Savages: Stones Stoner Film Reminds Us Why Marijuana Should Be Legal
Wasting Time on the Oregon-Idaho Border
In 1998 voters in Oregon legalized medical marijuana, and one of the provisions of the law is that you don’t have to live in Oregon to get a medical marijuana card in that state, as long as you have the recommendation of an Oregon doctor.
As you can imagine, this draws patients from the only state that borders Oregon and doesn’t have medicinal cannabis – Idaho. But when those who get medical marijuana from Oregon come back into Idaho, they become a criminal as Idaho doesn’t recognize medical marijuana cards from other states.
To many of us, this doesn’t seem like it should be a big deal to Idaho law enforcement, just some people with baggies of plant matter.
Idaho State Trooper David Kosmecki is known in the state for making more DUI arrests than any other trooper. And he would rather be pulling over drunk drivers than people who got cannabis in Oregon because, as he says, drunks kill people.
“I’d take a drunk over a pound of dope any day of the week,” Klitch said.
According to records, only 196 people in Idaho have medical marijuana cards from Oregon, and most of those people got their card from the 45th Parallel marijuana cooperative in Ontario, Oregon, about 5 miles from the Idaho border. Bill Esbensen is one of the founders of the cooperative.
“We have oncologists all over the state of Idaho and other states sending patients to our clinic,” Esbensen said. “They’re afraid to speak out in their state, but they’re willing to send them over here.”
Doctors “afraid” to speak out on matters of medicine? Matters they are legally considered experts in? Is that what passes for health care in the majority of the U.S.?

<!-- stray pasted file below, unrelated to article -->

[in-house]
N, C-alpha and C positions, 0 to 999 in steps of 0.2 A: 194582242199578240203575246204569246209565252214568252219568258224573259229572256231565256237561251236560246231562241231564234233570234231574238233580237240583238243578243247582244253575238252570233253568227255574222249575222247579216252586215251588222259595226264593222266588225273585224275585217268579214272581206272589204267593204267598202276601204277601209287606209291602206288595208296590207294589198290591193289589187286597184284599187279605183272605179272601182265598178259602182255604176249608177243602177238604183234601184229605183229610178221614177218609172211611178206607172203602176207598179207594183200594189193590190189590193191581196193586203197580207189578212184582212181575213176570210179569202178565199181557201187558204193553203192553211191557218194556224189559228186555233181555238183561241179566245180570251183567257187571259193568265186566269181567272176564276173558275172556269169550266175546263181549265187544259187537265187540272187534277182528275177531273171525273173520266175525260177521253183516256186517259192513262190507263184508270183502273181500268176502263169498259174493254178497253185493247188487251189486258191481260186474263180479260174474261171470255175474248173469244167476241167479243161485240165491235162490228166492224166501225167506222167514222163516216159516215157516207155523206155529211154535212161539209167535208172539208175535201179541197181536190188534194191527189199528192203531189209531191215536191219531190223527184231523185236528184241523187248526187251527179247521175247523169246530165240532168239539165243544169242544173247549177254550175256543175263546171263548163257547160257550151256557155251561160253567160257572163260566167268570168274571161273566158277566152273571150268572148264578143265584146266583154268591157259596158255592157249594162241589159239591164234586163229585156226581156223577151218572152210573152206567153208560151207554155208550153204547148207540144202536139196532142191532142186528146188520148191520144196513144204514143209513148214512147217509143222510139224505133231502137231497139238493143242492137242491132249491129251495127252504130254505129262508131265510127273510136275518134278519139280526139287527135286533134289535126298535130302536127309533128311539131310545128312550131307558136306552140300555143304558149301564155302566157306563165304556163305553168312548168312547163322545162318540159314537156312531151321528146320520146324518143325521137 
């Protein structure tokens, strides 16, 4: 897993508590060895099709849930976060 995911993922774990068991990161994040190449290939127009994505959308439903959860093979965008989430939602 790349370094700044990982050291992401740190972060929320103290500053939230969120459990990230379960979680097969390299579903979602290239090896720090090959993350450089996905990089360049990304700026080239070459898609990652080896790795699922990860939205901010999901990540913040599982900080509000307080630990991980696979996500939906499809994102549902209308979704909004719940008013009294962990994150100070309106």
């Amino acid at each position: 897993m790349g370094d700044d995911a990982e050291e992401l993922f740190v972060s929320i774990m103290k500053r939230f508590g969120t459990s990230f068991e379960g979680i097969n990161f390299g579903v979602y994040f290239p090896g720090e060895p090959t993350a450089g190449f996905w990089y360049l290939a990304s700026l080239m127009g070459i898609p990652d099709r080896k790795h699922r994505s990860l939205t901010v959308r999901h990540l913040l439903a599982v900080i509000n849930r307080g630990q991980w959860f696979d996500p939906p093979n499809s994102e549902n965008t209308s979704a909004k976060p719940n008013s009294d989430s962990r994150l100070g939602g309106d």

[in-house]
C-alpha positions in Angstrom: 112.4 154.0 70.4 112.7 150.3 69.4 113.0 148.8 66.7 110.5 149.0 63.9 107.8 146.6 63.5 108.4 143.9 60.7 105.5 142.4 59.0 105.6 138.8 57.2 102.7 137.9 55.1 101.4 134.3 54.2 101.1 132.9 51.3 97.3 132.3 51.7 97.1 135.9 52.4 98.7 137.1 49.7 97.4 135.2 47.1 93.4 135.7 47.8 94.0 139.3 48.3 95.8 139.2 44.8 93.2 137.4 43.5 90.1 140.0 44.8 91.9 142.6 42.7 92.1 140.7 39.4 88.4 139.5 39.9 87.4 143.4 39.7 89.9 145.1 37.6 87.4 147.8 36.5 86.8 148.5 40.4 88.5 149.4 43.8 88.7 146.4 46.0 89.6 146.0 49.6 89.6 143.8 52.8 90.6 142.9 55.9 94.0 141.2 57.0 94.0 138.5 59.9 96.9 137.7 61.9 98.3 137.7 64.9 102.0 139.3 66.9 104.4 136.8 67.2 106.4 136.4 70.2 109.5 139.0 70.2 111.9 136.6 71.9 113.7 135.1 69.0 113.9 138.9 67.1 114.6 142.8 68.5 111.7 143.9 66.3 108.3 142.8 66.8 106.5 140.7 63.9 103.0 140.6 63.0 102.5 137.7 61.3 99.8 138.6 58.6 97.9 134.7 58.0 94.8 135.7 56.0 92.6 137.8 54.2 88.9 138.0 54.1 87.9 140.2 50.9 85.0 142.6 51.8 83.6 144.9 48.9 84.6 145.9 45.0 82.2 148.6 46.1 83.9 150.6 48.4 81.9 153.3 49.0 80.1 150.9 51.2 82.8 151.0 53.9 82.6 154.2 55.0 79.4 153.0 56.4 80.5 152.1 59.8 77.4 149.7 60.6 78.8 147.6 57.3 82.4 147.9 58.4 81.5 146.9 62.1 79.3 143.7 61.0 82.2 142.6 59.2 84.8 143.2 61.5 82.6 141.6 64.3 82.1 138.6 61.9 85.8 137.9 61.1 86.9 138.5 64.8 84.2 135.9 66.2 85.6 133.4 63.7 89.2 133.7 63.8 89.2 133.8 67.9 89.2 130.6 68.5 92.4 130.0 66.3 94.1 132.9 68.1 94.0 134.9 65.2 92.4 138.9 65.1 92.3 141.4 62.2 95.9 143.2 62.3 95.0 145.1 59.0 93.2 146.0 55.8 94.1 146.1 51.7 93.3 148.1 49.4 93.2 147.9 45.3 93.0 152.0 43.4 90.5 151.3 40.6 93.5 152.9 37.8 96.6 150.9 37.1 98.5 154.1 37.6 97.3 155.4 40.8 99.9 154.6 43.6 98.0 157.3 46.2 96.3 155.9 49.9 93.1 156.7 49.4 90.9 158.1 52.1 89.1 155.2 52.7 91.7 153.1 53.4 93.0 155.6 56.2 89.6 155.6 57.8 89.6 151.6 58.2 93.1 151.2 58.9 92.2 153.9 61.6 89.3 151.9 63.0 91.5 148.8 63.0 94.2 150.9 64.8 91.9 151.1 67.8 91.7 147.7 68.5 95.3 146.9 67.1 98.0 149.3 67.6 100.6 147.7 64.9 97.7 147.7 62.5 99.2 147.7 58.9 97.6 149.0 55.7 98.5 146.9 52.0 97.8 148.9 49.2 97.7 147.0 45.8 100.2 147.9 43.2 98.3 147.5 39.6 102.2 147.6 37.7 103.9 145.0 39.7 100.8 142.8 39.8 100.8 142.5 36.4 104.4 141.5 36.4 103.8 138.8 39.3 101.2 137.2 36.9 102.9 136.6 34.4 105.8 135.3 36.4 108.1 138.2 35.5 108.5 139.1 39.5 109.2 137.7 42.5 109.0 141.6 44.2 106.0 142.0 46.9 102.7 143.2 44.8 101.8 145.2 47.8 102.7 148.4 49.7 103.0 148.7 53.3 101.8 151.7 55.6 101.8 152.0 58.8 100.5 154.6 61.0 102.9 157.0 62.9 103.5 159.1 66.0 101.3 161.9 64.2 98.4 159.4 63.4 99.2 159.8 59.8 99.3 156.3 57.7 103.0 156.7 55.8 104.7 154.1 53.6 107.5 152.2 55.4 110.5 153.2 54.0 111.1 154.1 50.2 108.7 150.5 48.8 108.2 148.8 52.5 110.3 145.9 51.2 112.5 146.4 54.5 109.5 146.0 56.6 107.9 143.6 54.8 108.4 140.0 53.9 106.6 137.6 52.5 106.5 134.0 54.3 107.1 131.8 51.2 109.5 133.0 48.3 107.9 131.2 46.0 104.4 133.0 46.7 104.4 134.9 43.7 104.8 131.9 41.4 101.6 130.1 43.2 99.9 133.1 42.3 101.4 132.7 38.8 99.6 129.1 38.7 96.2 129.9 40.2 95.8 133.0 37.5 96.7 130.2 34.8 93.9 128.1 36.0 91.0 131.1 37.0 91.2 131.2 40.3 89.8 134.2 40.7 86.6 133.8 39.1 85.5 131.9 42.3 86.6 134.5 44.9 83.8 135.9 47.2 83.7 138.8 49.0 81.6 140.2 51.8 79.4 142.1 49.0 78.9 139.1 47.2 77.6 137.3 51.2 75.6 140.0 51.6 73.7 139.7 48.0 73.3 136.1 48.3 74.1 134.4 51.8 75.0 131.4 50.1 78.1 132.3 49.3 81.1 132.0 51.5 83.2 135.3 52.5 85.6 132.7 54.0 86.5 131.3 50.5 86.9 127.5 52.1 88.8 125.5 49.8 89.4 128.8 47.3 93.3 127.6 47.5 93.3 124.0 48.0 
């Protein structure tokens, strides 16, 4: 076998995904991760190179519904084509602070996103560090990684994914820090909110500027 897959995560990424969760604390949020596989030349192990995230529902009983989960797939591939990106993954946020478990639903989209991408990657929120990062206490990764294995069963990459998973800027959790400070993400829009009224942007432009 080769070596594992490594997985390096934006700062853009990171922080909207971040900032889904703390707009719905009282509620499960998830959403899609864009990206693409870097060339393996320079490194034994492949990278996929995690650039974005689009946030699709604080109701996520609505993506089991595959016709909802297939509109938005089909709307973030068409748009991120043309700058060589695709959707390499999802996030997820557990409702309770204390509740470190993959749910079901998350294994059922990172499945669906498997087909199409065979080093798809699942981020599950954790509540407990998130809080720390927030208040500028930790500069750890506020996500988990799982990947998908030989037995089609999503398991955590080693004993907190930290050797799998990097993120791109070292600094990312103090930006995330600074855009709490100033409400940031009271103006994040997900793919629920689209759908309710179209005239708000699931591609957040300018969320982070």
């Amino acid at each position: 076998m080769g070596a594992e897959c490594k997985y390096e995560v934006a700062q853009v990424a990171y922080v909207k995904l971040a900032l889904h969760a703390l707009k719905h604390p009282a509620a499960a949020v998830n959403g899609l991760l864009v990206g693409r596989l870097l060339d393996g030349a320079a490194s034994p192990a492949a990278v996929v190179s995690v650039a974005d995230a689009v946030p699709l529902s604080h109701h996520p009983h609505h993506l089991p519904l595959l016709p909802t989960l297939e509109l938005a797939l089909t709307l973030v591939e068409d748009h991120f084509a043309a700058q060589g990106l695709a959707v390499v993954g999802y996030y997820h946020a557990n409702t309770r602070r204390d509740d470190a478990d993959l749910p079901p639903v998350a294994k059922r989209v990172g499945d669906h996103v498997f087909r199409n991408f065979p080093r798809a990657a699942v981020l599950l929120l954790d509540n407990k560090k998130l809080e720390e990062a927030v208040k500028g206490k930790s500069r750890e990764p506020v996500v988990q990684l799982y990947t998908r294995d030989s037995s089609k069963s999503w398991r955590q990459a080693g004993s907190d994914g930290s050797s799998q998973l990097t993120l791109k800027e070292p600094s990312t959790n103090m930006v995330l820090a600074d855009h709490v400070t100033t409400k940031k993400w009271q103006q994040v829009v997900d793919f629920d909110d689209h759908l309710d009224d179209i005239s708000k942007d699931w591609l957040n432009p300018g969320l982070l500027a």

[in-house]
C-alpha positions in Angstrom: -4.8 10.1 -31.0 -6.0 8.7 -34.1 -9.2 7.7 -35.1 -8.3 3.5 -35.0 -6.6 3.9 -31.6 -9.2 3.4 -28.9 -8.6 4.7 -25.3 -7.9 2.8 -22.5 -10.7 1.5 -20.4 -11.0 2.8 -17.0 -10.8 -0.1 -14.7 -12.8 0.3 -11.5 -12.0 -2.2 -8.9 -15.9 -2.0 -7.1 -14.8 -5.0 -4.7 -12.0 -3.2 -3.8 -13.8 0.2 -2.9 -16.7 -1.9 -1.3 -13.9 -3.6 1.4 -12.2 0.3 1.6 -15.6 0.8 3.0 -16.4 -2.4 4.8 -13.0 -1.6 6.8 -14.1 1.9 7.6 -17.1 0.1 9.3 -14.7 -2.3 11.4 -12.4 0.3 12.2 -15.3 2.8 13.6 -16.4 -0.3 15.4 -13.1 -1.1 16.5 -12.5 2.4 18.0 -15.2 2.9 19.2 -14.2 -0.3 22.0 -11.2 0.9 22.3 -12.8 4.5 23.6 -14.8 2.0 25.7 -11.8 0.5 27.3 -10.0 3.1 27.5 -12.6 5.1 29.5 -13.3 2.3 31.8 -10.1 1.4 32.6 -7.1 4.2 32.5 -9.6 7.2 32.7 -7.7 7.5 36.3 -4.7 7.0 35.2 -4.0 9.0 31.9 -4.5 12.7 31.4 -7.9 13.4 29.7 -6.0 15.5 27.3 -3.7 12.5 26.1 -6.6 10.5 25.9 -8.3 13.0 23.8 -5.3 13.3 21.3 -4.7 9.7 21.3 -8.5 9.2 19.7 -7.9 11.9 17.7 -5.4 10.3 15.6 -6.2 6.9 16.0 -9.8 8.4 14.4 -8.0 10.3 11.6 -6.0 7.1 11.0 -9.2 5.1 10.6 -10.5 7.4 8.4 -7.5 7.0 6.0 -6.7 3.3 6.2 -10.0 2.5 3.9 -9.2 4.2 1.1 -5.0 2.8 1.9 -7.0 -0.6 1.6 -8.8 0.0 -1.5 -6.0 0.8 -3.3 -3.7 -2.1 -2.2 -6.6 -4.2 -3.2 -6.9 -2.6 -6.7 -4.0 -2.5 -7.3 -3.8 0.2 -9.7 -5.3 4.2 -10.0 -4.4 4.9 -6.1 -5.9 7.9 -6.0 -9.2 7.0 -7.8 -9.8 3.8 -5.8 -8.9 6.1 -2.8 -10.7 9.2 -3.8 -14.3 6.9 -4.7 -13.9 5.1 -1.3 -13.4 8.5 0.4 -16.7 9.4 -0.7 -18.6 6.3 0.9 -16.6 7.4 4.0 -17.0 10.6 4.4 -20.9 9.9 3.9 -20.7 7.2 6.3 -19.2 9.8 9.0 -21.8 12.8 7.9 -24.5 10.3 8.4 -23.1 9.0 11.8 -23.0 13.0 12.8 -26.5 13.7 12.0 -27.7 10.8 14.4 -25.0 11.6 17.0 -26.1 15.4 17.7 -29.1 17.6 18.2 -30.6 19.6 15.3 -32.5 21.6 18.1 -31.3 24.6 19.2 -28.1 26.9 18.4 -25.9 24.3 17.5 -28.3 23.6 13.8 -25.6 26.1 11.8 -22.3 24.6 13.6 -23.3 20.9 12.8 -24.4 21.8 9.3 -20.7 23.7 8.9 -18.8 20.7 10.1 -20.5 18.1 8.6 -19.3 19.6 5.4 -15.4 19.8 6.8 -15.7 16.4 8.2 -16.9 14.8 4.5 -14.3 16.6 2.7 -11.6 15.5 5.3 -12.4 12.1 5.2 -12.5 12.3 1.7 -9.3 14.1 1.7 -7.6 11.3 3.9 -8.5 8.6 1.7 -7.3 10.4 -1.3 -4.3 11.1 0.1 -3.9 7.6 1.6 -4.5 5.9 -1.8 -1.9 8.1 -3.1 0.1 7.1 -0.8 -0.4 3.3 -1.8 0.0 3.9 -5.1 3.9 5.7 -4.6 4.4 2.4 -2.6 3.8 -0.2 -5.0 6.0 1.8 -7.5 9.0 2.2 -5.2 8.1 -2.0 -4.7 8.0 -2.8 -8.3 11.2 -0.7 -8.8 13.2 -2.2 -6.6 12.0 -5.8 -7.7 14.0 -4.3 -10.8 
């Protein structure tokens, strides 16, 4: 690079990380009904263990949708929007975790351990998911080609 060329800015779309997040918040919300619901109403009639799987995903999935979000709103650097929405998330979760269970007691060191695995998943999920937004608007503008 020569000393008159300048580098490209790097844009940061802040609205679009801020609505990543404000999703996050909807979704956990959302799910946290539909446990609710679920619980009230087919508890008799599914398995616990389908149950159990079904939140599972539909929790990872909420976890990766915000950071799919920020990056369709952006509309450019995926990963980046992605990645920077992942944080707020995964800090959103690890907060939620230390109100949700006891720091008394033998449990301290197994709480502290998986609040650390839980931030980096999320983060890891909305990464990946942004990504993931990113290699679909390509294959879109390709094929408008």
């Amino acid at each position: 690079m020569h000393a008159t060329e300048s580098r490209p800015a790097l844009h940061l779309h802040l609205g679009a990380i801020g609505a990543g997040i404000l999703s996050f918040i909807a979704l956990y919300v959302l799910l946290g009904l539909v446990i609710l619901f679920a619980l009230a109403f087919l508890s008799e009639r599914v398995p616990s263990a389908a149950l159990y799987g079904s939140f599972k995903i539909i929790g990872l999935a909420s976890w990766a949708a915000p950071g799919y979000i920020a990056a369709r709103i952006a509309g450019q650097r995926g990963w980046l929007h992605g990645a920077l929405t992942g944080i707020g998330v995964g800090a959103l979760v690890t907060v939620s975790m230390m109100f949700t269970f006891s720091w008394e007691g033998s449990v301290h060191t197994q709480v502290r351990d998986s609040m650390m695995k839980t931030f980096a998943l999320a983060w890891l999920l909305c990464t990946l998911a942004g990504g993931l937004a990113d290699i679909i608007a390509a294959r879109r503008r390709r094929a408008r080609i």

And all because of the lies and propaganda spread about an amazing plant.
Cost of Medical Marijuana can be Deducted from Income for Food Stamp Eligibility in Oregon
While some states want to test food stamp recipients for marijuana and kick them off the rolls if they test positive, the state of Oregon actually lets medical marijuana patients deduct their medicine from their income when determining eligibility for food stamps.
In Oregon, seniors and those who qualify for Social Security Disability Insurance to deduct medical costs such as prescription drugs when submitting income information to see if they are eligible for food stamps.
"Medical marijuana gets treated just like any other prescription drug," said Gene Evans, spokesman for the Oregon Department of Human Services.
Included in “medical marijuana costs” are the fees for obtaining a state-issued medical marijuana card, expenses incurred while growing marijuana and the costs of purchasing it from another grower.
But of course the federal government does not condone such practices.
"No state may deduct the cost of any substance considered illegal under federal law, including medical marijuana," the U.S. Department of Agriculture wrote in response to the Oregonian. "Although there may be state or local laws that permit the cultivation, prescription, and sale of marijuana for medicinal purposes, such activity is not permitted under federal law."
Medical marijuana growers in Oregon can also get reduced fees if they can prove they are on foodstamps.
It seems Maine and New Mexico both have similar language in their medical cannabis laws when it comes to the deduction of medical marijuana expenses.
This is still a very new concept of course, but someday marijuana will be treated like any other medication across the country. After all, why should you get to deduct Percocet or Valium expenses and not marijuana if you are a legal patient in your state?
It’s time to stop discrimination of medical marijuana patients.
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